Bundaberg has a sub-tropical feel, even in winter. Palms. Old pubs. There are more Murries than down south – enough for me to notice. I have lunch at the Grand Hotel, XXXX and Bundy signs everywhere. They remind me of the old XXXX ads, so Queensland:

 

Fish are jumpin’, waves are pumpin’

Steak is sizzlin’, this is livin’

An ocean as blue as the sky up above it

We love it up here

We don’t just like it, we love it

The people, the places, the mates, the faces,

The XXXX mate,

We love it up here.

 

“Do people really drink rum here?” I ask a woman, a well-dressed small-business owner, in the street.

“People drink rum everywhere in Queensland.”

“What do you drink it with?”

“We drink rum with our rum.”

Bundy rum has given rise to several songs, one of which was penned – to the tune of the hymn of the US Marines – during a mid-’80s rum shortage.

From the hills of far-off Townsville, to the shores of Maroochydore

We have come from every corner to sit and drink some more …

Our challenge rings out on the breeze to each and every one

We have drunk in every pub we’ve found where they serve Bundy rum

When those southern cunts come to steal our rum and stand on Queensland green

They’ll find the border guarded by: four chaps, pissed and mean.

 

Bundy somehow embodies Queensland-ness, and the famous Bundaberg Bear of the TV ads has tapped into that. Understand the leadership provided by the Bundaberg Bear and you will have an idea of Queensland politics. The Bear can handle any situation. He’s smart in the way that is permissible in Queensland. Not Maths I and Physics smart, but people smart. Consider the Swedish-backpackers-camping ad, or the punctured-inflatable-raft-in-the-Whitsundays ad. The Bear knows what Queenslanders want and he knows they’re not exactly sure how to get what they want. So he helps them. They never tell the Bear they think he’s smart. But clearly he’s one of them, they’re thankful to him, and they trust that he has their interests at heart. Just like a Queensland premier.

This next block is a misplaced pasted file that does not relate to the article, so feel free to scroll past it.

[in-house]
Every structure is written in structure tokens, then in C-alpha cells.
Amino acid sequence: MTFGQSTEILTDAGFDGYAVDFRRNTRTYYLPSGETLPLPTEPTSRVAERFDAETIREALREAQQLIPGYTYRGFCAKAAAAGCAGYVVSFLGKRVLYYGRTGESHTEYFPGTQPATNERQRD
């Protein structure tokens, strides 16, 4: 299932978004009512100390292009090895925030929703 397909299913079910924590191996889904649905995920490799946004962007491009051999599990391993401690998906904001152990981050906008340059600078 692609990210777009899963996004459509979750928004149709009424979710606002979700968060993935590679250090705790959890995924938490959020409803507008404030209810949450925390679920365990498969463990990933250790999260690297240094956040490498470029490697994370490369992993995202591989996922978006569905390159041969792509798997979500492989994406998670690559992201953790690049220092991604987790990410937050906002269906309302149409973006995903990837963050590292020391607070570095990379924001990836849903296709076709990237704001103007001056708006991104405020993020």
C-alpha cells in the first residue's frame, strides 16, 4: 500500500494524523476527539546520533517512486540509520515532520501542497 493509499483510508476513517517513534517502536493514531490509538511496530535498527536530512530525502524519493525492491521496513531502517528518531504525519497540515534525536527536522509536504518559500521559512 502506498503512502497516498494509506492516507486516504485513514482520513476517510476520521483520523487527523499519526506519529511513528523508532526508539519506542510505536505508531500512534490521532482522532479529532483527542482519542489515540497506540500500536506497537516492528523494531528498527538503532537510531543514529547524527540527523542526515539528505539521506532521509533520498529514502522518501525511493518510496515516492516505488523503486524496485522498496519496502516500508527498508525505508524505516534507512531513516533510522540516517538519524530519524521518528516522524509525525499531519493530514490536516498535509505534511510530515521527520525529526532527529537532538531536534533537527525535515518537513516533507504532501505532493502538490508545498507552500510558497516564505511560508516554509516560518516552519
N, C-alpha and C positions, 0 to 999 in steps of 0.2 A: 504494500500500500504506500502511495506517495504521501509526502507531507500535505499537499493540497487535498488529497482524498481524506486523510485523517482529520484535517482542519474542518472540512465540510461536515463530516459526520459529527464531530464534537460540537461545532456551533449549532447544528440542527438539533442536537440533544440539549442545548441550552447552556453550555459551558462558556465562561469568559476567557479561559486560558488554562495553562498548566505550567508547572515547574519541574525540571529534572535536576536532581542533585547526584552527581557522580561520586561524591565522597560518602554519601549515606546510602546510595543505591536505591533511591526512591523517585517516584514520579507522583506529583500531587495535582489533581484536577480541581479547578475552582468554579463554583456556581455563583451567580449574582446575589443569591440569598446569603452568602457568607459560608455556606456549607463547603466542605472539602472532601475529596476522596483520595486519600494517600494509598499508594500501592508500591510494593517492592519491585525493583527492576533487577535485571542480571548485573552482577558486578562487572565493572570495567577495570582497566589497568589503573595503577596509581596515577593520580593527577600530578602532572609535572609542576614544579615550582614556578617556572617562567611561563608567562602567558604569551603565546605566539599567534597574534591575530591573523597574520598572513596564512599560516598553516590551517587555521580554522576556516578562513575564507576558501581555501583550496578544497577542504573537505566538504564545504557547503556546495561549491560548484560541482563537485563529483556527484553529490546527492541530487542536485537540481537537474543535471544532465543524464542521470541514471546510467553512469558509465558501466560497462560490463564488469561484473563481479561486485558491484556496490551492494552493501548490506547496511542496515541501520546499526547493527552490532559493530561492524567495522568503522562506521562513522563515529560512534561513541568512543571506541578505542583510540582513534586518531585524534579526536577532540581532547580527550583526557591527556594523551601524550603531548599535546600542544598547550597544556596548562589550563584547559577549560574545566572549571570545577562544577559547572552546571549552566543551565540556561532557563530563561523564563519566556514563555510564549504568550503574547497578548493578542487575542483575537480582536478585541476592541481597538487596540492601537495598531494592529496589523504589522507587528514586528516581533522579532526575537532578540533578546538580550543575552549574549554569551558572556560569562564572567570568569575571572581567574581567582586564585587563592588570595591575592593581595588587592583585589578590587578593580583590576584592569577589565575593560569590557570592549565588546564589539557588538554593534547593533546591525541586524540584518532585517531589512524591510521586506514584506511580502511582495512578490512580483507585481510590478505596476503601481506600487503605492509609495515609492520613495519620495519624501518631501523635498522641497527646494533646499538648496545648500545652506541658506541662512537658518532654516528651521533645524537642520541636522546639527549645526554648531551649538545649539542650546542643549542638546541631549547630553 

Heading further north towards Rockhampton, the troubled new senator Barnaby Joyce is in the news. Barnaby is standing up for Queenslanders in the bush. The government he belongs to wants the Telstra sale to go through. But Barnaby can’t do that to his fellow Queenslanders, who fear their communications needs will be ignored by a huge profit-driven corporation.